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Planned overhaul of government rehab of wounded vets halted in budget fight

Judah Ari Gross is The Times of Israel's military correspondent.

Plans to reform the Defense Ministry’s Rehabilitation Department to provide better care for wounded veterans came to a halt this week as political rivals Prime Minister Benjamin Netanyahu and Defense Minister Benny Gantz fought over the source of funding for the NIS 350 million ($108 million) proposal.

Earlier this month, the Defense Ministry unveiled its plans to improve the treatment for wounded veterans, dubbed “One Soul,” which would entail internal changes of its protocols, as well as require government approvals and some new legislation.

The cabinet was due to discuss the proposal last week, but this was postponed due to a fight within the government over the illegal appointment of a justice minister. It was rescheduled to Sunday, but this was also delayed as the cabinet canceled its meeting out of respect for the 45 people who were killed in the Mount Meron disaster last week.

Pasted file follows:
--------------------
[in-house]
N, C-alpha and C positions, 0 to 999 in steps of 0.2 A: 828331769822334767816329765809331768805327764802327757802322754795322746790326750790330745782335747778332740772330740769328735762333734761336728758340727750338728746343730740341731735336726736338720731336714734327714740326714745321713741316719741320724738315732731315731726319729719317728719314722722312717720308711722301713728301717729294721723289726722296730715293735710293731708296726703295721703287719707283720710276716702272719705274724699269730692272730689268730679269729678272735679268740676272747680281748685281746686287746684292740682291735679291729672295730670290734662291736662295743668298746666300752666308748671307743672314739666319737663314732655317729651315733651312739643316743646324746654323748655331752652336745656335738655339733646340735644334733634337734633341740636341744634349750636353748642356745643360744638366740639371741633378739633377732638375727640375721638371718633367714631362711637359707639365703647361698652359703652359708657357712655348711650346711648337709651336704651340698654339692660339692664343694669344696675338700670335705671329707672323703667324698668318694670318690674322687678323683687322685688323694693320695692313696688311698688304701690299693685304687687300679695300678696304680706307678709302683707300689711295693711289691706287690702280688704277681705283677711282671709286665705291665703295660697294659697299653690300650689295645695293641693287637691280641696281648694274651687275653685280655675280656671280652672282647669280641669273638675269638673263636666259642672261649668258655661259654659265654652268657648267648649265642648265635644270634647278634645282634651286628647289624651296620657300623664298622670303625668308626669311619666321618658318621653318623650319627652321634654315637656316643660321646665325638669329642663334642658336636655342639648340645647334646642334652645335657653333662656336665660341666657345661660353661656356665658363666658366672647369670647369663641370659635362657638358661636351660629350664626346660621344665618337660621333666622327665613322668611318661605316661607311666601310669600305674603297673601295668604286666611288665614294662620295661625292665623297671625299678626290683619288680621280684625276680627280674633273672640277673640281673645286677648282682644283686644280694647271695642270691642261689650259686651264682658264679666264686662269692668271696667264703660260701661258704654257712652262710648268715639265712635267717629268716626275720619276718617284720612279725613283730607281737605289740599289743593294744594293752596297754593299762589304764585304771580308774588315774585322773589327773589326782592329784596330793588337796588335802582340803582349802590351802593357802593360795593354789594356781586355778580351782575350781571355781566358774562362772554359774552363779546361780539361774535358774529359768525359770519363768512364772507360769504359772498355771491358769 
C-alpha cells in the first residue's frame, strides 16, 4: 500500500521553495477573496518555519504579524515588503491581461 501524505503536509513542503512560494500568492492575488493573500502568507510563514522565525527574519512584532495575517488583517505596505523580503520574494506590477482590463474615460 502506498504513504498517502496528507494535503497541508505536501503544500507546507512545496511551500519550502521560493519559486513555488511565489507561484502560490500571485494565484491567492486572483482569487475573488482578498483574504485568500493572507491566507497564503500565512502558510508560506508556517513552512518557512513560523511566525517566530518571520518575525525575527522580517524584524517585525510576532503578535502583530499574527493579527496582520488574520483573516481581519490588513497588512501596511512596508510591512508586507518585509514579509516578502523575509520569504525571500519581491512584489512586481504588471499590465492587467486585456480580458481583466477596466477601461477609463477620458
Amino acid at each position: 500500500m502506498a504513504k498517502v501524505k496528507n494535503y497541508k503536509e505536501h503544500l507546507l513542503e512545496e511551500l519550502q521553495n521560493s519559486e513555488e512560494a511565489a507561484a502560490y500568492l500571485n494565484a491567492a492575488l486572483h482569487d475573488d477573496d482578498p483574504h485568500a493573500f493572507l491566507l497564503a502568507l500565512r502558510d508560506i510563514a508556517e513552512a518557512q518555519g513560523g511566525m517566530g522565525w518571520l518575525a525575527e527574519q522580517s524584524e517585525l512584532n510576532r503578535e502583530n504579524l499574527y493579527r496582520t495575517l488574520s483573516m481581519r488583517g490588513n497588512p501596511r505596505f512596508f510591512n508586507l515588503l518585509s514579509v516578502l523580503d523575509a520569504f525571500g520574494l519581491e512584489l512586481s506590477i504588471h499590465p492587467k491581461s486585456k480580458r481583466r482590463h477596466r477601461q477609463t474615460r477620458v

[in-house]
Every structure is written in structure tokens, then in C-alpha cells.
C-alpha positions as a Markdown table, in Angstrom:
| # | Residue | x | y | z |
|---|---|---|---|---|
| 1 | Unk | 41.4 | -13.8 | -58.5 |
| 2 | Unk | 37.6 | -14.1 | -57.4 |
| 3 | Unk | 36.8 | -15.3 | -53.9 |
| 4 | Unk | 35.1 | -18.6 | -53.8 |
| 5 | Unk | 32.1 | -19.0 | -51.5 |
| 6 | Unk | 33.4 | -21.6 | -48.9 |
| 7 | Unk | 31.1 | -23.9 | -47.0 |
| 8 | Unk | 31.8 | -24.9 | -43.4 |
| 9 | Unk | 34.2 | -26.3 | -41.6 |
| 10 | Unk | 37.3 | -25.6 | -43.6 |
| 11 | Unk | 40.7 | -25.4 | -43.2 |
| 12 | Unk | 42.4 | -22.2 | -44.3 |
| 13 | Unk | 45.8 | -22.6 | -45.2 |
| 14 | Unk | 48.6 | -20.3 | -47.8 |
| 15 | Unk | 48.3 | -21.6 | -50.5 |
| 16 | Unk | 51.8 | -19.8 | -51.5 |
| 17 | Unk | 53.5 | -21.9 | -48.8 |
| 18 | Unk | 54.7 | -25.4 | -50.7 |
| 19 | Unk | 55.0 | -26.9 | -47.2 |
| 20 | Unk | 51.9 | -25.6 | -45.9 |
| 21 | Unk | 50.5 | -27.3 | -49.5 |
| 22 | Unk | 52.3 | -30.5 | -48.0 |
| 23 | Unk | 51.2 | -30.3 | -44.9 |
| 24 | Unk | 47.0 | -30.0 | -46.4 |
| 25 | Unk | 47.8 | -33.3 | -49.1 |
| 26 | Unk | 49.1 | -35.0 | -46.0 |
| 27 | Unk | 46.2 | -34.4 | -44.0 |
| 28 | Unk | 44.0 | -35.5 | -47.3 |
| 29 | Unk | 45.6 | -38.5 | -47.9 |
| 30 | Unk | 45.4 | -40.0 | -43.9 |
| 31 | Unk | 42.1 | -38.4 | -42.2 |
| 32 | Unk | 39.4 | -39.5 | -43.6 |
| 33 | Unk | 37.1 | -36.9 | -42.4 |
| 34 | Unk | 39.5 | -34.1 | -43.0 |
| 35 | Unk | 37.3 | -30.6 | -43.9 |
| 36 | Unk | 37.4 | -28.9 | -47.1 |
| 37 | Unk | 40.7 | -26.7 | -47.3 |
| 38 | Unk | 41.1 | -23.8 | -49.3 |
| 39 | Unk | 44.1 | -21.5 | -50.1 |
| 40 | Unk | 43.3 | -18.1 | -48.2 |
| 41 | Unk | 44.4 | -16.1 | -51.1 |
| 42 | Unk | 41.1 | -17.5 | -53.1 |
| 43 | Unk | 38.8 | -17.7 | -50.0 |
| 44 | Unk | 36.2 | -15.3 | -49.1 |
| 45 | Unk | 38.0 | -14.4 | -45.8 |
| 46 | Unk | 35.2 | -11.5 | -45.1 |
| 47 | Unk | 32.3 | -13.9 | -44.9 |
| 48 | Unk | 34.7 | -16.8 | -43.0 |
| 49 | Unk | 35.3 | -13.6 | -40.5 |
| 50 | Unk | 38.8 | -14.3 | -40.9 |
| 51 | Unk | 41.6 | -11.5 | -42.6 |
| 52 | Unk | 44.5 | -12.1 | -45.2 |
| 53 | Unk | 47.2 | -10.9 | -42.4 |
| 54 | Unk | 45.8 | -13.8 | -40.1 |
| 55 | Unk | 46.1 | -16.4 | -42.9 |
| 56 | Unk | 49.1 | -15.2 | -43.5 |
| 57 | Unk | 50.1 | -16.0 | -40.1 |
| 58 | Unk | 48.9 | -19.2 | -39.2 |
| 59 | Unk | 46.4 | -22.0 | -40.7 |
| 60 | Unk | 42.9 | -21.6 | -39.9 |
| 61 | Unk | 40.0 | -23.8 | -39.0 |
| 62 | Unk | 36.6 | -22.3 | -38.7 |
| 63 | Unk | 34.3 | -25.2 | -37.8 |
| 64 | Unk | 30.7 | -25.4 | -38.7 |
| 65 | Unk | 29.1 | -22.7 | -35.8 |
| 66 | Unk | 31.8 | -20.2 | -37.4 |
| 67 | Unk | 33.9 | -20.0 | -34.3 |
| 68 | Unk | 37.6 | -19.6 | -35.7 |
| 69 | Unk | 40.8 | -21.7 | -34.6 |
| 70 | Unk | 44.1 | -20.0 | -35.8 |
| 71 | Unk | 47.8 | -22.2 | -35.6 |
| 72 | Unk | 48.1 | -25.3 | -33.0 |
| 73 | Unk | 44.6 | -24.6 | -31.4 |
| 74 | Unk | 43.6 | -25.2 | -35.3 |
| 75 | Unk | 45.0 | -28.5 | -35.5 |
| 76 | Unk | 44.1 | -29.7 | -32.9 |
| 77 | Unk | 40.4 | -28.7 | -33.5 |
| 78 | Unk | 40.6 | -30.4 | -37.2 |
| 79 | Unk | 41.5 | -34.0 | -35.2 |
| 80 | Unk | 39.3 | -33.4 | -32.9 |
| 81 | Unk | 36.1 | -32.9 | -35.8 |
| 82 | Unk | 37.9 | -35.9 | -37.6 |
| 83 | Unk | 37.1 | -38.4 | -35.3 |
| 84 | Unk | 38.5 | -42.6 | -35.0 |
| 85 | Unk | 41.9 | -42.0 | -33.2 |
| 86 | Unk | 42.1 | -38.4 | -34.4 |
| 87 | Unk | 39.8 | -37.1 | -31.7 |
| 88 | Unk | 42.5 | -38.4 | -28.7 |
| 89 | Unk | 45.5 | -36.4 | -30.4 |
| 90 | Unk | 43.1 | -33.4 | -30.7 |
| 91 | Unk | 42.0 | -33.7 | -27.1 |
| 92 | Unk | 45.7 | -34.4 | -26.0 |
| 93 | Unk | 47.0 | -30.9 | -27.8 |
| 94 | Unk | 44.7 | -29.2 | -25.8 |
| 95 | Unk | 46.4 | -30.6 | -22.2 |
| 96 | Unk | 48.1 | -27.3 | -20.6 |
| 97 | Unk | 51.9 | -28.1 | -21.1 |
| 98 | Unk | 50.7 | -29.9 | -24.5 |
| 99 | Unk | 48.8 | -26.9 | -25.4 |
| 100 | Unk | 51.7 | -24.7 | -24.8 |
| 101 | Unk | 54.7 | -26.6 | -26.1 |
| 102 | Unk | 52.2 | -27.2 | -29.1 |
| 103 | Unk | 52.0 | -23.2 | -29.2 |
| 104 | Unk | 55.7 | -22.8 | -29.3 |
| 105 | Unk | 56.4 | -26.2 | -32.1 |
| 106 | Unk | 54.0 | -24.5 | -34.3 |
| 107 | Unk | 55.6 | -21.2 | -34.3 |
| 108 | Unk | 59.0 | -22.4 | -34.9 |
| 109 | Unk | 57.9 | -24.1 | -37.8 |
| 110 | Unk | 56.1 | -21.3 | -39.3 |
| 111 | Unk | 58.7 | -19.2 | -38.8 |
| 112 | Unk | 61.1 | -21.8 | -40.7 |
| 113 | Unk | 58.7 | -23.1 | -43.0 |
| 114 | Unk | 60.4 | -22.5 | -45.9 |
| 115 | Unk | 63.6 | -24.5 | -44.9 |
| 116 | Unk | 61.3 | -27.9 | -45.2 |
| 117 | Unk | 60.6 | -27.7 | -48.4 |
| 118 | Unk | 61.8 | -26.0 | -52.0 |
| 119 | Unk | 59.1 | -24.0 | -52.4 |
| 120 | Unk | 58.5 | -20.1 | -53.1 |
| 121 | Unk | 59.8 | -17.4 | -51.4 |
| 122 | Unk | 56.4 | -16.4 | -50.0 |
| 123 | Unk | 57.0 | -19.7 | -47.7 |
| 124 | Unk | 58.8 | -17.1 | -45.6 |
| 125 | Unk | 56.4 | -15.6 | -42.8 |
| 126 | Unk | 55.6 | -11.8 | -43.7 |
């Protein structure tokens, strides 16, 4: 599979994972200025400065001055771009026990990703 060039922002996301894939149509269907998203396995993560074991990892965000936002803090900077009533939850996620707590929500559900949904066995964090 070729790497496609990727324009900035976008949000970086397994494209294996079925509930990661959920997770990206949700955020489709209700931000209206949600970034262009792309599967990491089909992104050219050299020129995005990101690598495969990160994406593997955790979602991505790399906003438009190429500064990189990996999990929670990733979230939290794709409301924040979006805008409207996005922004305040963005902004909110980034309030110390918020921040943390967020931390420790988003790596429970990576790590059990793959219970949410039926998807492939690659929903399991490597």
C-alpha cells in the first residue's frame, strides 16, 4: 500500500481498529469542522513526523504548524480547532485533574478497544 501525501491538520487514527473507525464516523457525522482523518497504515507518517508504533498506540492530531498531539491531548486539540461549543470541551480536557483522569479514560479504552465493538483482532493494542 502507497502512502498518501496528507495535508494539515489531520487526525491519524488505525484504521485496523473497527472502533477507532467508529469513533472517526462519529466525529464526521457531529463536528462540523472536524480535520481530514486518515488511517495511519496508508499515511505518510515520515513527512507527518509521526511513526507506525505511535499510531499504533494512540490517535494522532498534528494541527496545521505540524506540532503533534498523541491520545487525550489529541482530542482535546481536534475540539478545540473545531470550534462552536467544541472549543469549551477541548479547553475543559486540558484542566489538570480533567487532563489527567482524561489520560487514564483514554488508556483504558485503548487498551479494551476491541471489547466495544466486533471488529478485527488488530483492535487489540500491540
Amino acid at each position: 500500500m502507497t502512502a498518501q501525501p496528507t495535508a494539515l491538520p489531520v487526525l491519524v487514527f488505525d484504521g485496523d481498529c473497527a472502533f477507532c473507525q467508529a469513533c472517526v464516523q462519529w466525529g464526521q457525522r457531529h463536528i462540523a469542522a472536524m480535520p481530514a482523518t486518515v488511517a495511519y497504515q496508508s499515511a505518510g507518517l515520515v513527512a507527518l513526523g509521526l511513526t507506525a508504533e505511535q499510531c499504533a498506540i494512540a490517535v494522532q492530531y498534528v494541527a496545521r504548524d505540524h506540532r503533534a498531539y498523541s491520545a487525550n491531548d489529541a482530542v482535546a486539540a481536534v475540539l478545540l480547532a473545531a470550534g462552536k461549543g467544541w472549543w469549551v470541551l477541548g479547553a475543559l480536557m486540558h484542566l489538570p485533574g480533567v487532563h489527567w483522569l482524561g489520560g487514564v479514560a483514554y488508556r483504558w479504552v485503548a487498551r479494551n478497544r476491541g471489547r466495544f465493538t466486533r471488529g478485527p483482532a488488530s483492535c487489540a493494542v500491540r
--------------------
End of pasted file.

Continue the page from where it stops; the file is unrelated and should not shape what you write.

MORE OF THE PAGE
According to Gantz, his ministry had been meeting with the Prime Minister’s Office, the Finance Ministry and the Justice Ministry over the past few weeks and had reached a number of agreements on how the plan would proceed, when suddenly Netanyahu and Finance Minister Israel Katz “reneged on their agreements… and refused to bring the proposal for a hearing in the government” on Monday.

Gantz’s office says he has therefore submitted the plan with the cabinet secretary for discussion himself and calls for Netanyahu and Katz to approve the measure.

The Prime Minister’s Office blames the holdup on the Defense Ministry, saying it should be responsible for providing at least NIS 75 million ($23 million) of the funding for 2021 and NIS 150 million ($46 million) for 2022 from its existing budget.

The One Soul plan calls for a significant increase in the number of staff working for the Rehabilitation Department as well as a major overhaul of the mechanisms for recognizing injuries caused by military service and funding their treatment, especially for post-traumatic stress disorder.

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